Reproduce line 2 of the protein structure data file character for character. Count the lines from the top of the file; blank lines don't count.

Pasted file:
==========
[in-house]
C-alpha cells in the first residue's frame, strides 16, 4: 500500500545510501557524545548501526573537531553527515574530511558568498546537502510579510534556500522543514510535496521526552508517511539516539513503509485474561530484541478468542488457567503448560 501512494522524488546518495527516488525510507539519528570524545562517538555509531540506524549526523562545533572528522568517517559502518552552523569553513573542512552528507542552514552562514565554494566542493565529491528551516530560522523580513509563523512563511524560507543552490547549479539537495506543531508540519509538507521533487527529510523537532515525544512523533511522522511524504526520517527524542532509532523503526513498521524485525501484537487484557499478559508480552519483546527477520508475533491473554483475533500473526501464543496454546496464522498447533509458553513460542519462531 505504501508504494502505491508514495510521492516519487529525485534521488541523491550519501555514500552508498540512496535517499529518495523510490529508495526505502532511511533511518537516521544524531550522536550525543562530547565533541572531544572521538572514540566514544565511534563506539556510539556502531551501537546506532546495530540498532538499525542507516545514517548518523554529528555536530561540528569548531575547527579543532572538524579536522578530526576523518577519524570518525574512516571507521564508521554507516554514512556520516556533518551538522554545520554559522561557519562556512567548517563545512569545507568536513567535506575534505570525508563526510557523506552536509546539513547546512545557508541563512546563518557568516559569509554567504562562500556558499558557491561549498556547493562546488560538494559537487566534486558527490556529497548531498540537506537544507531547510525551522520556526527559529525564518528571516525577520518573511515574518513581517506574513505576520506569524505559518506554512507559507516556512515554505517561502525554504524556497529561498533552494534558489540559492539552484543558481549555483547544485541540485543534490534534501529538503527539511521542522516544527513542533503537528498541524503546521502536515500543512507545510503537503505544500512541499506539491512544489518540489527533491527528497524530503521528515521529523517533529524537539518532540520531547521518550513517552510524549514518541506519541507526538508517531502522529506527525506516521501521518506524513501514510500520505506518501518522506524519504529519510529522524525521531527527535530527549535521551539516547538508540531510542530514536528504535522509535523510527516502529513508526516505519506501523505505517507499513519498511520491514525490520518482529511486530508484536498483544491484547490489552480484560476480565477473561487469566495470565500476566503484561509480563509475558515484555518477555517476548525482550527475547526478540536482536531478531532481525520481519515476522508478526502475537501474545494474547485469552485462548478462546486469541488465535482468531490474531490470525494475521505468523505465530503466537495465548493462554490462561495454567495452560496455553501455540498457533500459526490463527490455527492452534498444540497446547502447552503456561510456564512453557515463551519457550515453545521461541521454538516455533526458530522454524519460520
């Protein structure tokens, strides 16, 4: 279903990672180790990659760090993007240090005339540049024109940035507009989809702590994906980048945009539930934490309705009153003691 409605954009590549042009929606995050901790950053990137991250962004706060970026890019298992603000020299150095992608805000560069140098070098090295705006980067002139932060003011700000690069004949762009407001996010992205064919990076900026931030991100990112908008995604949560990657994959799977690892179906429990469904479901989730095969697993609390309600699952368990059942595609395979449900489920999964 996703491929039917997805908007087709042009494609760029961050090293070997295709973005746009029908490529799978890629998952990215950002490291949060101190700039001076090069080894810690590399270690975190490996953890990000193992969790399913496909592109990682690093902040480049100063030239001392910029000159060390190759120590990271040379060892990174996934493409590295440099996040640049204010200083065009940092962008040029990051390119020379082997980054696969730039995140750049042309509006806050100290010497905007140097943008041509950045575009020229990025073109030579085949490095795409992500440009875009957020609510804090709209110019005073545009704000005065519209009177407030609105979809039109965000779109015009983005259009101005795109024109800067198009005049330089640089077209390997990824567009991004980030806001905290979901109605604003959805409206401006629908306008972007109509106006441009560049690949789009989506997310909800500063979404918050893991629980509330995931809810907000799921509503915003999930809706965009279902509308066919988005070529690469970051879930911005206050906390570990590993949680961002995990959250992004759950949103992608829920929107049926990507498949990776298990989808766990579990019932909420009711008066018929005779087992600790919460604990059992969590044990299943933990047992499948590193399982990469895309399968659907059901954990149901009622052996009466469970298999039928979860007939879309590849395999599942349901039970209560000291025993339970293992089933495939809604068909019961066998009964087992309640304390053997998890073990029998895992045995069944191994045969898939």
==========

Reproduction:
C-alpha cells in the first residue's frame, strides 16, 4: 500500500545510501557524545548501526573537531553527515574530511558568498546537502510579510534556500522543514510535496521526552508517511539516539513503509485474561530484541478468542488457567503448560 501512494522524488546518495527516488525510507539519528570524545562517538555509531540506524549526523562545533572528522568517517559502518552552523569553513573542512552528507542552514552562514565554494566542493565529491528551516530560522523580513509563523512563511524560507543552490547549479539537495506543531508540519509538507521533487527529510523537532515525544512523533511522522511524504526520517527524542532509532523503526513498521524485525501484537487484557499478559508480552519483546527477520508475533491473554483475533500473526501464543496454546496464522498447533509458553513460542519462531 505504501508504494502505491508514495510521492516519487529525485534521488541523491550519501555514500552508498540512496535517499529518495523510490529508495526505502532511511533511518537516521544524531550522536550525543562530547565533541572531544572521538572514540566514544565511534563506539556510539556502531551501537546506532546495530540498532538499525542507516545514517548518523554529528555536530561540528569548531575547527579543532572538524579536522578530526576523518577519524570518525574512516571507521564508521554507516554514512556520516556533518551538522554545520554559522561557519562556512567548517563545512569545507568536513567535506575534505570525508563526510557523506552536509546539513547546512545557508541563512546563518557568516559569509554567504562562500556558499558557491561549498556547493562546488560538494559537487566534486558527490556529497548531498540537506537544507531547510525551522520556526527559529525564518528571516525577520518573511515574518513581517506574513505576520506569524505559518506554512507559507516556512515554505517561502525554504524556497529561498533552494534558489540559492539552484543558481549555483547544485541540485543534490534534501529538503527539511521542522516544527513542533503537528498541524503546521502536515500543512507545510503537503505544500512541499506539491512544489518540489527533491527528497524530503521528515521529523517533529524537539518532540520531547521518550513517552510524549514518541506519541507526538508517531502522529506527525506516521501521518506524513501514510500520505506518501518522506524519504529519510529522524525521531527527535530527549535521551539516547538508540531510542530514536528504535522509535523510527516502529513508526516505519506501523505505517507499513519498511520491514525490520518482529511486530508484536498483544491484547490489552480484560476480565477473561487469566495470565500476566503484561509480563509475558515484555518477555517476548525482550527475547526478540536482536531478531532481525520481519515476522508478526502475537501474545494474547485469552485462548478462546486469541488465535482468531490474531490470525494475521505468523505465530503466537495465548493462554490462561495454567495452560496455553501455540498457533500459526490463527490455527492452534498444540497446547502447552503456561510456564512453557515463551519457550515453545521461541521454538516455533526458530522454524519460520